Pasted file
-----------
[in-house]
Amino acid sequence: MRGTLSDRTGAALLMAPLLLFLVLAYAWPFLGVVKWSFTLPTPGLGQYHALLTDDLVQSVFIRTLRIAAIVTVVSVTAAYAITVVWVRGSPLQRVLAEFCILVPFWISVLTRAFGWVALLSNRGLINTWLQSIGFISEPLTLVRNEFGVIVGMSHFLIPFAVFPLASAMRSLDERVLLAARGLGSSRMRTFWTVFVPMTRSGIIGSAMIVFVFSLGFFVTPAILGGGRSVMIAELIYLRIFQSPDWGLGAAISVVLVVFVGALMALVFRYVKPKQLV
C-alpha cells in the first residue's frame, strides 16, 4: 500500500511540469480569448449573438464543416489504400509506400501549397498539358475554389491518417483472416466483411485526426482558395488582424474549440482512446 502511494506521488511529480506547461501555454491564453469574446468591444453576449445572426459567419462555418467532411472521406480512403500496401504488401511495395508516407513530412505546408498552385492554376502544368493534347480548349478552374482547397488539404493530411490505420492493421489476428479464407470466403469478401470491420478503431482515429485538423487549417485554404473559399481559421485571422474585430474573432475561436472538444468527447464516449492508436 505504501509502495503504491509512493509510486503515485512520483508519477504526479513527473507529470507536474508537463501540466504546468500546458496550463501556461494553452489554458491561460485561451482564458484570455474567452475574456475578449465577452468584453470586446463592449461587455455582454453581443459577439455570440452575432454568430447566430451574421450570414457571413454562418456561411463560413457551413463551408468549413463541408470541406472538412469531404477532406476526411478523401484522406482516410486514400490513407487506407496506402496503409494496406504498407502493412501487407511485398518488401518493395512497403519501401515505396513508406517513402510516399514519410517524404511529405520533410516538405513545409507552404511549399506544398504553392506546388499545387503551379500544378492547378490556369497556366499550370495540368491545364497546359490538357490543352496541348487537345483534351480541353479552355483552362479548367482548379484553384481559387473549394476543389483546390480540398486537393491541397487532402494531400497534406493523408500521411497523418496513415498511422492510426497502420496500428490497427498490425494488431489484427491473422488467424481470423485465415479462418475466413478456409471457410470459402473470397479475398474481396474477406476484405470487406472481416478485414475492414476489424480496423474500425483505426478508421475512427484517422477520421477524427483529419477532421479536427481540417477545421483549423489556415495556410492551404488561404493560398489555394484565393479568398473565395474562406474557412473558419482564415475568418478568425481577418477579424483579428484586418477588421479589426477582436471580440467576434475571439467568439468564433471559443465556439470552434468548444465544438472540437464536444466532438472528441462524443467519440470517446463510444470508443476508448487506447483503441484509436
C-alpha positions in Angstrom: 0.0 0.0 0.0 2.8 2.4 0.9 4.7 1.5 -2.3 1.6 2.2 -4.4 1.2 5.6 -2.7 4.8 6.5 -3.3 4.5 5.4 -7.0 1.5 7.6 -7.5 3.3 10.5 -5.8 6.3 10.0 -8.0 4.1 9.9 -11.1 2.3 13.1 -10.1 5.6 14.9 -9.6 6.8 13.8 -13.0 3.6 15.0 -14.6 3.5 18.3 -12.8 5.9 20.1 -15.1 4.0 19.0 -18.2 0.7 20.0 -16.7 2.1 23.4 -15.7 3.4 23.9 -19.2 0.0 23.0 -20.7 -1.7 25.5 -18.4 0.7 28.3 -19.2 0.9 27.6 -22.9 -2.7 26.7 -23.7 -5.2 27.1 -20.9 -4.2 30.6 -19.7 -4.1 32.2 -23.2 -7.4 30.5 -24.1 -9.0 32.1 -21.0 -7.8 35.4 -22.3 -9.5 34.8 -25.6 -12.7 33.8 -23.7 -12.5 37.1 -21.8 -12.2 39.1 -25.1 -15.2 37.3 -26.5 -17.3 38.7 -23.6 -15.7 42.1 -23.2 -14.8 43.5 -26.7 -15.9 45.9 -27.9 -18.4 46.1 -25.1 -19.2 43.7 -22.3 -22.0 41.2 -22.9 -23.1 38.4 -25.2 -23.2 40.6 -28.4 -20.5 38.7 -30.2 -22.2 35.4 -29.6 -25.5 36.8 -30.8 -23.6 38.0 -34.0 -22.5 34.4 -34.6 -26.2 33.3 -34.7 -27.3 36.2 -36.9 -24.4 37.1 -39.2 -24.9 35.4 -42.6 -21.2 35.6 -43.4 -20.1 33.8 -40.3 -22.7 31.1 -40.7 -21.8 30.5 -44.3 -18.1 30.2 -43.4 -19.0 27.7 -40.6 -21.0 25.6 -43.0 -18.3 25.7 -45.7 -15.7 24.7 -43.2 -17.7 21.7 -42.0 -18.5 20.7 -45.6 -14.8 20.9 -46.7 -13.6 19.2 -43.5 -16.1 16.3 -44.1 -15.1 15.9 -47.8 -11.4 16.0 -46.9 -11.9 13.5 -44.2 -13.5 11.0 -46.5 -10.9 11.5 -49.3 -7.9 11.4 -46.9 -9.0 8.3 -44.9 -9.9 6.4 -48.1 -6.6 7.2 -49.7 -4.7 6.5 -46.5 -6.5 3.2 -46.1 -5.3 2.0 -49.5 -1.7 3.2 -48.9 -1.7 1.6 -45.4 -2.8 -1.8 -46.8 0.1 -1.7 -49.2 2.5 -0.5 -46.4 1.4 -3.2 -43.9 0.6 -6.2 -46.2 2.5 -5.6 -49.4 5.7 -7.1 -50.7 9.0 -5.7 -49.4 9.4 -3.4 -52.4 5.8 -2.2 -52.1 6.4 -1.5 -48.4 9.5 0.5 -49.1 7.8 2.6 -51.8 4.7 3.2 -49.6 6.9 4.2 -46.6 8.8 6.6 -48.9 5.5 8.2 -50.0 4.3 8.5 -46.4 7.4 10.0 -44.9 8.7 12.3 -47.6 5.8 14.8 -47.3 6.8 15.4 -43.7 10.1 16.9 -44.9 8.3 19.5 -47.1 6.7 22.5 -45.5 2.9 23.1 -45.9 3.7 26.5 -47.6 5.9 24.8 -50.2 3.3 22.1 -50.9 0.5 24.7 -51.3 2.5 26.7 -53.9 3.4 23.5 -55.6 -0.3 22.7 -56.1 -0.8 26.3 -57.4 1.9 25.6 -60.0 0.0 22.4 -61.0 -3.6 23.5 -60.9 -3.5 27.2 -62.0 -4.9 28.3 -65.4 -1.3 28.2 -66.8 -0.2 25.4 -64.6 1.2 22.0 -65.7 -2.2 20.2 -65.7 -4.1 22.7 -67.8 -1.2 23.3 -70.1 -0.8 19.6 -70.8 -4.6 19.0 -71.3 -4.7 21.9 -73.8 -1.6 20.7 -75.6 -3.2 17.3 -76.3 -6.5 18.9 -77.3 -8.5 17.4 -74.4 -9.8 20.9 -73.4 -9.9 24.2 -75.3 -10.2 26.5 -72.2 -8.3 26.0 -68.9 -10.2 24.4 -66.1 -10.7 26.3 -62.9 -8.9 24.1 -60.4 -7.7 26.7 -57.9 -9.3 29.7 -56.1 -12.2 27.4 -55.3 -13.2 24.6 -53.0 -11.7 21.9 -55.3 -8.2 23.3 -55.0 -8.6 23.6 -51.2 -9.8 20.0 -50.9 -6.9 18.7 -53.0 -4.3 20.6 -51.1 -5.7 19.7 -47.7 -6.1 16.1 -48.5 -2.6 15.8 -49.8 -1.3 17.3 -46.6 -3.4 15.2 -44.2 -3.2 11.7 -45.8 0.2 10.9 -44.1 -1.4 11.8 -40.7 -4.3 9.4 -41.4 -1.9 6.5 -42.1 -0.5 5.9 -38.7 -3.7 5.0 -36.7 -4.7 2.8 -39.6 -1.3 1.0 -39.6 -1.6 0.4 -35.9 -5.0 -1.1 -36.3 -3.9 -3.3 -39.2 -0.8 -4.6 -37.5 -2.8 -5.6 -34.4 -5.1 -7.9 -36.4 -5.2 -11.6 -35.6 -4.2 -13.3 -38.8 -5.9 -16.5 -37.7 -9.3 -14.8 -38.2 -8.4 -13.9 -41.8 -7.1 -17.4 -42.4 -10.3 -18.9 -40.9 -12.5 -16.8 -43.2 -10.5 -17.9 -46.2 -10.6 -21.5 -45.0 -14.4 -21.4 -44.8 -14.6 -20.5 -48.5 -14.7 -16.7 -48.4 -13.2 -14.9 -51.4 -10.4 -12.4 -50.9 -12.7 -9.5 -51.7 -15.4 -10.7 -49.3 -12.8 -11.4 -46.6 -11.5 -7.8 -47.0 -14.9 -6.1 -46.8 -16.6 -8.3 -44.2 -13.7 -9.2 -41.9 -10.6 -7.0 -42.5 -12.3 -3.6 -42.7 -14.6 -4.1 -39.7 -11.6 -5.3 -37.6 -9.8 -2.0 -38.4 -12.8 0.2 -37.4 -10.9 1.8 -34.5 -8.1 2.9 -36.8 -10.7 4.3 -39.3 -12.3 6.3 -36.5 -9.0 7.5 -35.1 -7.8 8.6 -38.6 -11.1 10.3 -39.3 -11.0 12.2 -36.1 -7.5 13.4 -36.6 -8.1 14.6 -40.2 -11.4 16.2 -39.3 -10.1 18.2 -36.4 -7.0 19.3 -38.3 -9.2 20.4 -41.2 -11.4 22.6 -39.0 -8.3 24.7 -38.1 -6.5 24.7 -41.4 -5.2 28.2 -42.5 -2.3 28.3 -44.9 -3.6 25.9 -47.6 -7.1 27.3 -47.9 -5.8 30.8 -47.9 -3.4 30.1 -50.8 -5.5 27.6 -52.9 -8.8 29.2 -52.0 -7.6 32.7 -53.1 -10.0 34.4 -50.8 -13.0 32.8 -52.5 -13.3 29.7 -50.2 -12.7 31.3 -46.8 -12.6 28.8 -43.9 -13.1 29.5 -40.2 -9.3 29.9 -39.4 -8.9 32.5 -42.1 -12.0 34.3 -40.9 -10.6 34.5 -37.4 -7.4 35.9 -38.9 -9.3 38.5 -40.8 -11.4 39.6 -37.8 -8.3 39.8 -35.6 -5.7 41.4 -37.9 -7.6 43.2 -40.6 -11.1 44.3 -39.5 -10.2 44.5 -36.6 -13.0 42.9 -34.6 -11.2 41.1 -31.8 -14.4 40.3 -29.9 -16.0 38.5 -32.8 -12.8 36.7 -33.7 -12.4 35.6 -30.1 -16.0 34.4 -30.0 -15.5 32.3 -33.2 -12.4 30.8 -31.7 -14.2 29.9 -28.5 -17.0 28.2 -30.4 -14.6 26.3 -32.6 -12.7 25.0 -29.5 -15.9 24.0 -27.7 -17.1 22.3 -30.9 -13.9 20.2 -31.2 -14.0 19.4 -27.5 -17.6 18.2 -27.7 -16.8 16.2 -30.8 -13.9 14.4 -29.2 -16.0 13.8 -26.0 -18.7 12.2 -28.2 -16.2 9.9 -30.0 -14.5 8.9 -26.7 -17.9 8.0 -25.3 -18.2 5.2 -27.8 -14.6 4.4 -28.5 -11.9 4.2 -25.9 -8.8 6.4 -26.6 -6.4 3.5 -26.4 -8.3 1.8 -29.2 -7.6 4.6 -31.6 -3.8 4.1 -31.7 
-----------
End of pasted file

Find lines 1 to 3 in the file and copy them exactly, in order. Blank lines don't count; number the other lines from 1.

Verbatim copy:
[in-house]
Amino acid sequence: MRGTLSDRTGAALLMAPLLLFLVLAYAWPFLGVVKWSFTLPTPGLGQYHALLTDDLVQSVFIRTLRIAAIVTVVSVTAAYAITVVWVRGSPLQRVLAEFCILVPFWISVLTRAFGWVALLSNRGLINTWLQSIGFISEPLTLVRNEFGVIVGMSHFLIPFAVFPLASAMRSLDERVLLAARGLGSSRMRTFWTVFVPMTRSGIIGSAMIVFVFSLGFFVTPAILGGGRSVMIAELIYLRIFQSPDWGLGAAISVVLVVFVGALMALVFRYVKPKQLV
C-alpha cells in the first residue's frame, strides 16, 4: 500500500511540469480569448449573438464543416489504400509506400501549397498539358475554389491518417483472416466483411485526426482558395488582424474549440482512446 502511494506521488511529480506547461501555454491564453469574446468591444453576449445572426459567419462555418467532411472521406480512403500496401504488401511495395508516407513530412505546408498552385492554376502544368493534347480548349478552374482547397488539404493530411490505420492493421489476428479464407470466403469478401470491420478503431482515429485538423487549417485554404473559399481559421485571422474585430474573432475561436472538444468527447464516449492508436 505504501509502495503504491509512493509510486503515485512520483508519477504526479513527473507529470507536474508537463501540466504546468500546458496550463501556461494553452489554458491561460485561451482564458484570455474567452475574456475578449465577452468584453470586446463592449461587455455582454453581443459577439455570440452575432454568430447566430451574421450570414457571413454562418456561411463560413457551413463551408468549413463541408470541406472538412469531404477532406476526411478523401484522406482516410486514400490513407487506407496506402496503409494496406504498407502493412501487407511485398518488401518493395512497403519501401515505396513508406517513402510516399514519410517524404511529405520533410516538405513545409507552404511549399506544398504553392506546388499545387503551379500544378492547378490556369497556366499550370495540368491545364497546359490538357490543352496541348487537345483534351480541353479552355483552362479548367482548379484553384481559387473549394476543389483546390480540398486537393491541397487532402494531400497534406493523408500521411497523418496513415498511422492510426497502420496500428490497427498490425494488431489484427491473422488467424481470423485465415479462418475466413478456409471457410470459402473470397479475398474481396474477406476484405470487406472481416478485414475492414476489424480496423474500425483505426478508421475512427484517422477520421477524427483529419477532421479536427481540417477545421483549423489556415495556410492551404488561404493560398489555394484565393479568398473565395474562406474557412473558419482564415475568418478568425481577418477579424483579428484586418477588421479589426477582436471580440467576434475571439467568439468564433471559443465556439470552434468548444465544438472540437464536444466532438472528441462524443467519440470517446463510444470508443476508448487506447483503441484509436